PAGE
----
U.S. Department of Energy

Pacific Northwest National Laboratory

Compressive STEM-EELS Research at M&M 2016


The collection of electron energy loss spectra (EELS) via scanning transmission electron microscopy (STEM) generally requires a specimen to withstand a large radiation dose. Moreover, significant drift can occur while the spectra are collected. Recent advances in electron microscopy have shown that a data reduction of up to 90% is possible for HAADF/ABF imaging and TEM video [1, 2, 3]. These advances depend on the mathematical theory of compressive sensing (CS) [4]. For STEM [1], the method in [5] (BPFA) was used for a special case of CS called inpainting; the pixels of the image were missing at random. The goal of the inpainting task is to fill-in missing pixels. Naively, the inpainting approach can be extended to hyperspectral images (e.g., STEM-EELS data) by extending the missing pixels through all of the spectral bins (i.e., removing entire spectra at random spatial locations). However, it has been shown that incorporating spectral information can improve results in infrared hyperspectral imaging [6]. We have developed a new reconstruction algorithm for CS that respects spatial-spectral-temporal structure in any number of dimensions [7]. Our algorithm can be used for denoising, inpainting, CS, and image classification. Spatial-spectral structure is especially important in hyperspectral CS. Previous algorithms ignore this structure and instead compute solutions assuming every pixel (voxel) is independent. We also propose the first CS approach for STEM-EELS (that improves when our new algorithm is used). Instead of masking spatial locations, we mask 50% of the spectral bins and sum multiple masked spectra into a single measurement. A diagram of the process is shown in figure 1. Because this approach takes multiplexed measurements, it is more resilient to noise, thus dwell time could be decreased. Moreover, this approach can be combined with inpainting for further dose reduction and speed improvements. Figure 2 shows an example of our CS approach using data from a Pr-doped STO Sigma13 grain boundary sample collected on an ARM200. The coded measurements are missing 50% of the spectral information. The missing spectral bins are chosen randomly. The compressed measurement is the sum of the coded measurements. We compressed the entire hyperspectral image in this manner, using 2 x 2 blocks. The algorithm only used the compressed data. We can see that the reconstructions have less noise, and the spectral peaks are maintained. Our approach would decrease acquisition time by 4x on this example [8].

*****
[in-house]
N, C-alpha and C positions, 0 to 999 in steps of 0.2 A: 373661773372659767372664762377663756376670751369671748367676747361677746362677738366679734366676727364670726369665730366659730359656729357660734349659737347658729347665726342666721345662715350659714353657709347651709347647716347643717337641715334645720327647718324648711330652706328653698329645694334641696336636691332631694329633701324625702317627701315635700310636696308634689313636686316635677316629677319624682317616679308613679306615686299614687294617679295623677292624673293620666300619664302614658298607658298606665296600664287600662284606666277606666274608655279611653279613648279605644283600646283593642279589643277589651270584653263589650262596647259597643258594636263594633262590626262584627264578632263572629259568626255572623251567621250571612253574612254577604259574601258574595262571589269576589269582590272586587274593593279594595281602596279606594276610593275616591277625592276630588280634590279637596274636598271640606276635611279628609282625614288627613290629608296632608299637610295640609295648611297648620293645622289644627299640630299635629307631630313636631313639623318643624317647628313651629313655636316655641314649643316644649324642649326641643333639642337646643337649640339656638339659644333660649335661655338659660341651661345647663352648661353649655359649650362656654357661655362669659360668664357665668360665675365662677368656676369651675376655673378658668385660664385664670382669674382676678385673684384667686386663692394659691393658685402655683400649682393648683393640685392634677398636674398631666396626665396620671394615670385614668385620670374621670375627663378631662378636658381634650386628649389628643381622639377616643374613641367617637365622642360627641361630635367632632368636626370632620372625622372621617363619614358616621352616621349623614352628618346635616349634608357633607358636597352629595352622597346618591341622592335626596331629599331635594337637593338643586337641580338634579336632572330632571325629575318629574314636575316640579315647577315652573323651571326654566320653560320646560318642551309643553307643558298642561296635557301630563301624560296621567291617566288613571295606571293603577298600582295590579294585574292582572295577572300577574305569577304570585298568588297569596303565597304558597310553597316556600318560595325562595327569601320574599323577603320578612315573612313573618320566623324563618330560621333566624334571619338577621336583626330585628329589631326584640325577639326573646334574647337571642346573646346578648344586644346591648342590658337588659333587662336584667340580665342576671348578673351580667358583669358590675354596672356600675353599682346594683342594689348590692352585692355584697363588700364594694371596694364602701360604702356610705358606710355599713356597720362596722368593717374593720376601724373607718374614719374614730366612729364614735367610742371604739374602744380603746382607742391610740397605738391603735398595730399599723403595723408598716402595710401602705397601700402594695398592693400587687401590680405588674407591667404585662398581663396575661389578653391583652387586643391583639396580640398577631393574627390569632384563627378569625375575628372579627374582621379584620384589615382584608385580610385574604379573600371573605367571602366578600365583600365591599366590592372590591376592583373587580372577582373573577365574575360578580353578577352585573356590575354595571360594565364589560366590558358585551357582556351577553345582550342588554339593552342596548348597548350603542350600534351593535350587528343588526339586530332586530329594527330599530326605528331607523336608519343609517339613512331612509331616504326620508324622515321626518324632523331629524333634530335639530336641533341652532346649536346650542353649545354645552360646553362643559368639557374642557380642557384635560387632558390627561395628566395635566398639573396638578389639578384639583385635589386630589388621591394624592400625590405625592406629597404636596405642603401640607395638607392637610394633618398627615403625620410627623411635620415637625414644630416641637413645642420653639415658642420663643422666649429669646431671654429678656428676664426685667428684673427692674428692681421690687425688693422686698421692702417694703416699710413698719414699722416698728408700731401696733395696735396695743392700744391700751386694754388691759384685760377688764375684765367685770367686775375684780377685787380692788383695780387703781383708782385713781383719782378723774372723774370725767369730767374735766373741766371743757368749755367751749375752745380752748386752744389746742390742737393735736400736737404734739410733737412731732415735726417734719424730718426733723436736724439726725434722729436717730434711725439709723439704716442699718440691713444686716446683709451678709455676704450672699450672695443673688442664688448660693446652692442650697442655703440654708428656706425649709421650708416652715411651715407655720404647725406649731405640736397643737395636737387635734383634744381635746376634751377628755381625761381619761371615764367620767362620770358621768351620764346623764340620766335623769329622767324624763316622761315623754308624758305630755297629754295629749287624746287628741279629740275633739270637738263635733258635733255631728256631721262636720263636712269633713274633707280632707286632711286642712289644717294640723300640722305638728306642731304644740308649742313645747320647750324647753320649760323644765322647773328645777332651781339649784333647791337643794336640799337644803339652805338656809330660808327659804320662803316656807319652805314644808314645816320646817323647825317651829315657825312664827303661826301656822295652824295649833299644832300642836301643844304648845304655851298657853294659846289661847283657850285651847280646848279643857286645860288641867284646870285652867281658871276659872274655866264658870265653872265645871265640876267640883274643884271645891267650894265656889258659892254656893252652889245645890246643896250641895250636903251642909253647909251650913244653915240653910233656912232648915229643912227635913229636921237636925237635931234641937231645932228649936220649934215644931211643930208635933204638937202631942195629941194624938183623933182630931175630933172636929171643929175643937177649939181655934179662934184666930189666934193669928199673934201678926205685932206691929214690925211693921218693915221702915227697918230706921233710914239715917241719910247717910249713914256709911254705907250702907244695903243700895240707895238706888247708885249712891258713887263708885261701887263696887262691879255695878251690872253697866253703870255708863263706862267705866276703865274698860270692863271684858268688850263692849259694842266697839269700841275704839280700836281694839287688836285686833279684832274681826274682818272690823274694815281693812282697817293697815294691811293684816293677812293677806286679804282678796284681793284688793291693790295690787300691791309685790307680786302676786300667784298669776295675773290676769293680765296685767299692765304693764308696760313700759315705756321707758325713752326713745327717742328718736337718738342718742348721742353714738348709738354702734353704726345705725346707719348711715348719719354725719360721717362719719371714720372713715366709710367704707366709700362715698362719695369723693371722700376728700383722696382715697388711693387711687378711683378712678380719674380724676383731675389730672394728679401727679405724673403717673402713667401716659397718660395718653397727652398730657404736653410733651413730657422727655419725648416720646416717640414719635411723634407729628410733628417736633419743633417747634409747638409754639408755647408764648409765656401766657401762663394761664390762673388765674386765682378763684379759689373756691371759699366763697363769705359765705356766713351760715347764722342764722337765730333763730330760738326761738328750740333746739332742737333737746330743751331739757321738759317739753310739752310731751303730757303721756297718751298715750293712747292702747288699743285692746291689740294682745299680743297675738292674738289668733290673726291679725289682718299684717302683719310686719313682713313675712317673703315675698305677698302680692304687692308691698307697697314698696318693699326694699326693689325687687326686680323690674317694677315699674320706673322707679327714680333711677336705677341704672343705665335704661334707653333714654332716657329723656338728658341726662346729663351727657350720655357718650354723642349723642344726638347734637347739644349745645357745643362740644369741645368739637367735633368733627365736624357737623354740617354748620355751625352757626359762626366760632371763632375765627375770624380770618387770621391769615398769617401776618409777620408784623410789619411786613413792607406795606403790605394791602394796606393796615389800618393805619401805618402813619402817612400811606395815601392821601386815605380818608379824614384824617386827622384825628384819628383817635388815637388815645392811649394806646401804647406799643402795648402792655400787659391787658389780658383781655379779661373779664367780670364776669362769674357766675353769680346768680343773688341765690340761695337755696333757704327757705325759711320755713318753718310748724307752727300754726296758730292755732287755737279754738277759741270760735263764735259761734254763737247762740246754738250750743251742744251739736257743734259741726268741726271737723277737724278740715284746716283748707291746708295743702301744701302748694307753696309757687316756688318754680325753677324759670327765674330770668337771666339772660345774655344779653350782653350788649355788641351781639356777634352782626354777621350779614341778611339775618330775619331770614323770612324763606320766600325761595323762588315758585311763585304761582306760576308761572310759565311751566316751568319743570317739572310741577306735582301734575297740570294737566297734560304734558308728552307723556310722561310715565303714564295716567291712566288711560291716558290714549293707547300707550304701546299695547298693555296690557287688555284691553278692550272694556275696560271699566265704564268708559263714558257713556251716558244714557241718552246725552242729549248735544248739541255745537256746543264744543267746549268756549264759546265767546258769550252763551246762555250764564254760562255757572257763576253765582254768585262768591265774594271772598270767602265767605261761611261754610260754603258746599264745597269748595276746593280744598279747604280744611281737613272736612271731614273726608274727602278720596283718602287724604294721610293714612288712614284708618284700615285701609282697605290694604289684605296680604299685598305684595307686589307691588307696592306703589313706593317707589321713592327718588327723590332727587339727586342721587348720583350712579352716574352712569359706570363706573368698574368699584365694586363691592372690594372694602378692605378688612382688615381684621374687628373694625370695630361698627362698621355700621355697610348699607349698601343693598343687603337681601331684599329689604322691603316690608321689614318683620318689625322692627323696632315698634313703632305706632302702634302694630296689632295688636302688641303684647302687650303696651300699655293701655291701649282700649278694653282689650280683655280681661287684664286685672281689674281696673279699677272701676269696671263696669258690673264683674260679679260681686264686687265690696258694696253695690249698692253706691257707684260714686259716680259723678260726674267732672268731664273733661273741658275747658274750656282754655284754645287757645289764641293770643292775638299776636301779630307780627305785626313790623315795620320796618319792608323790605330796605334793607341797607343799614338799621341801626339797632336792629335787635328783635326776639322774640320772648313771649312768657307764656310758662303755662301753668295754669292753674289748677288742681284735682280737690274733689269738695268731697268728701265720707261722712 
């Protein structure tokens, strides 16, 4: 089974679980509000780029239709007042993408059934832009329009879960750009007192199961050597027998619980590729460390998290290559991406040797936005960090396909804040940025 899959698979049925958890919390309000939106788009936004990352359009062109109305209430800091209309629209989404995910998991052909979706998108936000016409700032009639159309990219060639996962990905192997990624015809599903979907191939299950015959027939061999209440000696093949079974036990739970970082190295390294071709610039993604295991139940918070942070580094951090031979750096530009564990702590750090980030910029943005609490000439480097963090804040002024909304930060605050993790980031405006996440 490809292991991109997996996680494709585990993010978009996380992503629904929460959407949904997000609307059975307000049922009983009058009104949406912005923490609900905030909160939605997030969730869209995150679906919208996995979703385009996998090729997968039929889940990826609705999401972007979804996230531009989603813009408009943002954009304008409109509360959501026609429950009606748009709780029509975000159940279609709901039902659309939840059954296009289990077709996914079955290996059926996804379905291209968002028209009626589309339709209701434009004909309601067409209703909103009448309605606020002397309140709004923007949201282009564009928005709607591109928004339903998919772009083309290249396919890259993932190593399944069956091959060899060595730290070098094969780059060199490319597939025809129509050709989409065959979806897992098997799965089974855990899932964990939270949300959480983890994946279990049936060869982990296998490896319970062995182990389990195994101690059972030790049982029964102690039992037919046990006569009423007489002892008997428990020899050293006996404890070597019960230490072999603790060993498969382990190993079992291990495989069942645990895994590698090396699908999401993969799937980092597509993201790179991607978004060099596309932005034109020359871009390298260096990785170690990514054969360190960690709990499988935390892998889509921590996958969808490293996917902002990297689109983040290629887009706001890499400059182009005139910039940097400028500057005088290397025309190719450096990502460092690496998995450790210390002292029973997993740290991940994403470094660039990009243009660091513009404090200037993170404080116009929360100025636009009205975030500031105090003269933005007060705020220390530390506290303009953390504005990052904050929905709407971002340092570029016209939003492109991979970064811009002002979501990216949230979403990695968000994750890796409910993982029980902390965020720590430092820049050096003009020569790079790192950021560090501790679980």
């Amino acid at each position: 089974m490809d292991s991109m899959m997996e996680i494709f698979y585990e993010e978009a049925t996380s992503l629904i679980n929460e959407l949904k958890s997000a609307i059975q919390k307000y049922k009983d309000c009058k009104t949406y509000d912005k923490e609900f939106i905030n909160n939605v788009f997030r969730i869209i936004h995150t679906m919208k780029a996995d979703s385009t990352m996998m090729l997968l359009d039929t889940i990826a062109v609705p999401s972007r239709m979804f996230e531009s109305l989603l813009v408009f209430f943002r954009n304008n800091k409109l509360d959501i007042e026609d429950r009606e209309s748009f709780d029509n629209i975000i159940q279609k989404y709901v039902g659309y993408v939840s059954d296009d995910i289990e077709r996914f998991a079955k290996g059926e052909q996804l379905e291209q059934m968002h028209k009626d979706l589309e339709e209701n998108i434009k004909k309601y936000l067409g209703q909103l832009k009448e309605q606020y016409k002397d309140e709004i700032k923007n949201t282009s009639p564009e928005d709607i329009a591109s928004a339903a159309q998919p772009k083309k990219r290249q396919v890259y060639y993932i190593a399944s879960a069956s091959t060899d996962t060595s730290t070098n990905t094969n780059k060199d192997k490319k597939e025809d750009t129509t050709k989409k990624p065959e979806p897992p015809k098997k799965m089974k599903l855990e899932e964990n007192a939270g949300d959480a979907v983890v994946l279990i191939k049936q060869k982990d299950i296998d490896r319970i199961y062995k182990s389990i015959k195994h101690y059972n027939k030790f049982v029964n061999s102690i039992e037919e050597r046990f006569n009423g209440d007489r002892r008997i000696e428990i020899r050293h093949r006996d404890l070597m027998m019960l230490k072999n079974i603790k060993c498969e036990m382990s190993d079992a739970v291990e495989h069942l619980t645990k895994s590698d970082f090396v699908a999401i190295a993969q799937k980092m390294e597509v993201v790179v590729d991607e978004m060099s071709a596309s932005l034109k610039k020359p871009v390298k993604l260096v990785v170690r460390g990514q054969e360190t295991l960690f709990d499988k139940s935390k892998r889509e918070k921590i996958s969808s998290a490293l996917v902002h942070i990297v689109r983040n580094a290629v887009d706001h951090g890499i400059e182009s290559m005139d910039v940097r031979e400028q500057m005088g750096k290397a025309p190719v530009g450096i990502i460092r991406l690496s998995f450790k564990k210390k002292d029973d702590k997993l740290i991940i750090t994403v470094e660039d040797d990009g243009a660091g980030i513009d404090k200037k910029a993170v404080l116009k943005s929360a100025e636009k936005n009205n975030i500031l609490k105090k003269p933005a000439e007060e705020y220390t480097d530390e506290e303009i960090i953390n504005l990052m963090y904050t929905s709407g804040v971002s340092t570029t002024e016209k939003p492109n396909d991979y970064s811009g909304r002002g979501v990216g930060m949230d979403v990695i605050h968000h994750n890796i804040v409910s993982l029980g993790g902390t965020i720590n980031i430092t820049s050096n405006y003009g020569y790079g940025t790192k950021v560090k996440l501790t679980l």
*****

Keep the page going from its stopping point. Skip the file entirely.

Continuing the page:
Stevens AJ, L Kovarik, H Yang, Y Pu, L Carin, and ND Browning.  2016.  "Compressive STEM-EELS."  Abstract submitted to Microscopy and Microanalysis 2016, Columbus, OH.  PNNL-SA-116165. 

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